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Previously, I’ve written about why words matter. Especially when we talk about what’s a town and what’s a suburb. Once again, people are people and places are places. So how should we talk about places?

First of all, if you have a city, with either two large cities, that are economic powers surrounded by several small towns with less economic power, then you have a metropolitan area. If you have a larger town with economic power, with smaller towns around it, you have a micropolitan area, the Census Bureau’s new word for smaller areas of concentrated economic power. A farm is still a farm.

I know, sounds technical right? And maybe a bit harsh. After all, one of my good urbanist friends reminded me that economically, some larger metros are justifiably suburbs. Yet, we’ve never really been good at this labeling the places we live anyway. Are all our streets streets? Or are they really roads, highways, boulevards, avenues,courts, ways, alleys, etc. Oh and some of those alleys aren’t really alleys. And when do you know when a road is a street? What if the road turns into a freeway after that traffic signal up ahead. Or is it a stoplight.

Anyway, thanks to our nuances in language by region, we don’t all use the same names for the places we live. And that’s ok. As long as you don’t make the racial euphemism mistake, you are ok by me. However, it’s worth checking out the thoughts of Ben Ross, the author of the new book Dead End: Suburban Sprawl and the Rebirth of American Urbanism. This excerpt published on Greater Greater Washington has a lot to say on the many euphemisms we use in urban planning and other more casual conversations about place.:

In Briarcliff, New York, a spurned builder once wrote, the aim of zoning is to guarantee “that each newcomer must be wealthier than those who came before, but must be of a character to preserve the illusion that their poorer neighbors are as wealthy as they.” 

Such frank talk about land use is rare indeed. If you don’t want something built, an honest statement of objections invites defeat in court. If you do, plain speaking is unlikely to convince the zoning board, and it risks offending any neighbors who might be open to a compromise.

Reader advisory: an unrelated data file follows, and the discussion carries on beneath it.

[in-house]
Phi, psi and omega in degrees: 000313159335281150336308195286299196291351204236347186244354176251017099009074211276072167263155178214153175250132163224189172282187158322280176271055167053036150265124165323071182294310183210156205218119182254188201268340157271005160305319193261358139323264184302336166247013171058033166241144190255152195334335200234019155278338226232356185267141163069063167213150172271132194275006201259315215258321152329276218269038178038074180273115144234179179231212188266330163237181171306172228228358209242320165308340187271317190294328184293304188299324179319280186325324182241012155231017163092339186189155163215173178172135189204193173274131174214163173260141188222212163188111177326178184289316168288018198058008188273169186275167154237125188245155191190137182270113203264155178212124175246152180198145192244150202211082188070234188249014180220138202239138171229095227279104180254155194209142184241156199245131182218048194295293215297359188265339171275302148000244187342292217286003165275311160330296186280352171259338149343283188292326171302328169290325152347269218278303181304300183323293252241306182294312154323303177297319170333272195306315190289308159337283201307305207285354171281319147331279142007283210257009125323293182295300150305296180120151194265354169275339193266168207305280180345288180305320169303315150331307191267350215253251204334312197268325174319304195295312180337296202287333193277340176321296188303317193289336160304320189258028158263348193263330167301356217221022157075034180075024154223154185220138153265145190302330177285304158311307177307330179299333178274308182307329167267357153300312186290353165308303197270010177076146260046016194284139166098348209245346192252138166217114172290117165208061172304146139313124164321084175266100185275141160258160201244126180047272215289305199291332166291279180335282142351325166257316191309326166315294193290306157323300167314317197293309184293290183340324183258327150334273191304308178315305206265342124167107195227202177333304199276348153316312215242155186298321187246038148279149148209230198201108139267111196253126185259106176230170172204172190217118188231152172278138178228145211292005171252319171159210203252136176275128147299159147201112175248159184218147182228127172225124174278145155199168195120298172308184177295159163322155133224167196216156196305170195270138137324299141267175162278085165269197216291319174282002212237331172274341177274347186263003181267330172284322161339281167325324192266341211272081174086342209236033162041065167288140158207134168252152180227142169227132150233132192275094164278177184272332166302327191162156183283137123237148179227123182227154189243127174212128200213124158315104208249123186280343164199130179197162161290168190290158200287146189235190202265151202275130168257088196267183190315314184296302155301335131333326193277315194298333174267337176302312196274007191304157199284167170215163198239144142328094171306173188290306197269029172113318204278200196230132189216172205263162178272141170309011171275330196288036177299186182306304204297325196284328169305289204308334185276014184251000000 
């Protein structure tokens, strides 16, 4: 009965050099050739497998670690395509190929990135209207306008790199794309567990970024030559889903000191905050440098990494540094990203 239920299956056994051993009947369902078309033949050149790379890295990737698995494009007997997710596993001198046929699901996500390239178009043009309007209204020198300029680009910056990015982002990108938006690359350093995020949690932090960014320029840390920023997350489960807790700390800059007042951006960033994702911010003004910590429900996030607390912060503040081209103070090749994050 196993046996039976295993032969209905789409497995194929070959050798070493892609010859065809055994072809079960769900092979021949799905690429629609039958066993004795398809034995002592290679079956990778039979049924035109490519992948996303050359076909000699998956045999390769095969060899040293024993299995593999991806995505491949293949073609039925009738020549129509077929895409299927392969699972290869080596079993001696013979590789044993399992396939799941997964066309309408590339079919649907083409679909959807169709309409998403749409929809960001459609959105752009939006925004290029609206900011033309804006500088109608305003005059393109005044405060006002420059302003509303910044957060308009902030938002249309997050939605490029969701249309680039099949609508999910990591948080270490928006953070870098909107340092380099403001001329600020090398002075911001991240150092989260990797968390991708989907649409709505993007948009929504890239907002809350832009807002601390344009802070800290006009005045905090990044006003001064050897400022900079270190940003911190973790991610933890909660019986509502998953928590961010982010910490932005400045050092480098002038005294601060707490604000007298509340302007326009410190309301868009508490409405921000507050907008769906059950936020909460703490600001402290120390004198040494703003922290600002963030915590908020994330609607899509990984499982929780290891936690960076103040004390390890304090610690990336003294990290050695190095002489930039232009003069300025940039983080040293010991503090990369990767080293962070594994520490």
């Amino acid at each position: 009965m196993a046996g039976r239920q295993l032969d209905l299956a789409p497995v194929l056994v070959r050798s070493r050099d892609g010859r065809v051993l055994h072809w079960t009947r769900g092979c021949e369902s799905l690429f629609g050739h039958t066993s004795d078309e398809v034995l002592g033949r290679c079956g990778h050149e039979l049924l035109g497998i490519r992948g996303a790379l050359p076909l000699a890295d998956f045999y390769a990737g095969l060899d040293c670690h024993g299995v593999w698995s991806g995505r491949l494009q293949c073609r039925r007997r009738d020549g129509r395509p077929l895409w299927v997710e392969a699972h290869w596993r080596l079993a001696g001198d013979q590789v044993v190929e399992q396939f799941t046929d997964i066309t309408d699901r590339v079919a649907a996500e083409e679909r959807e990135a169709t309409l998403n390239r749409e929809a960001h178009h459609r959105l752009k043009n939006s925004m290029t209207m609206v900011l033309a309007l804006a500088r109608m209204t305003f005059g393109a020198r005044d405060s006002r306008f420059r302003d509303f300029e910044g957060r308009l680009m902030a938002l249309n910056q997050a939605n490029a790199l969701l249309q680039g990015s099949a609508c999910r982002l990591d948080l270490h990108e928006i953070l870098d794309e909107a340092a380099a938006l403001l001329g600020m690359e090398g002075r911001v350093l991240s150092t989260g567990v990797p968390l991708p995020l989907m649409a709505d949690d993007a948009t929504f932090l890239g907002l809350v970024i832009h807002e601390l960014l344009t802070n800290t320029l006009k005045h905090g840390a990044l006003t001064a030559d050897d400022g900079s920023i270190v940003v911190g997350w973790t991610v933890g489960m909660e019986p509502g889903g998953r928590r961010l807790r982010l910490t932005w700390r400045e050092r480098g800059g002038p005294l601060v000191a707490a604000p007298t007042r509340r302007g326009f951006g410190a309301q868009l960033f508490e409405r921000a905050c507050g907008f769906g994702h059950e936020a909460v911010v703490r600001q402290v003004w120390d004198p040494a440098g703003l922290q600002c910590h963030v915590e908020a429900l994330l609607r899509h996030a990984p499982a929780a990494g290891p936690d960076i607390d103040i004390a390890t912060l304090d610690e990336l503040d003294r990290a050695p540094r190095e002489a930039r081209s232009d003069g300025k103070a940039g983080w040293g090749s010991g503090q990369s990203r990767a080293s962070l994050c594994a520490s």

Each party has an illusion to maintain, so words become tools of purposeful confusion. One side directs its linguistic creativity into salesmanship. Rowhouses turn into townhomes; garden apartments grow parked cars in the gardens; dead ends are translated into French as cul-de-sacs. The other, hiding its aims from the world at large and often from itself, has a weakness for phrases whose meaning slips away when carefully examined.

I couldn’t have written a better paragraph. Check out the rest of that excerpt here for more euphemism fails.

Another great wordsmith of place is my friend and colleague Steve Mouzon. When asked to not write so technically about the urban to rural transect and its effect on how people chose to walk, he went back and crossed out the technical language and added new, more concise and friendly language. Need I mention that this article is about a concept he calls Walk Appeal,  one of his many catchy phrases that help us all learn about how to live in and create better places.

I end with one more reminder for all of us to be literary when it comes to describing people and places. Add as many adverbs and adjectives as you need. Say what you really mean, even if it is slightly mean. It’s better than empty euphemisms, with meanings that come back to haunt you later.

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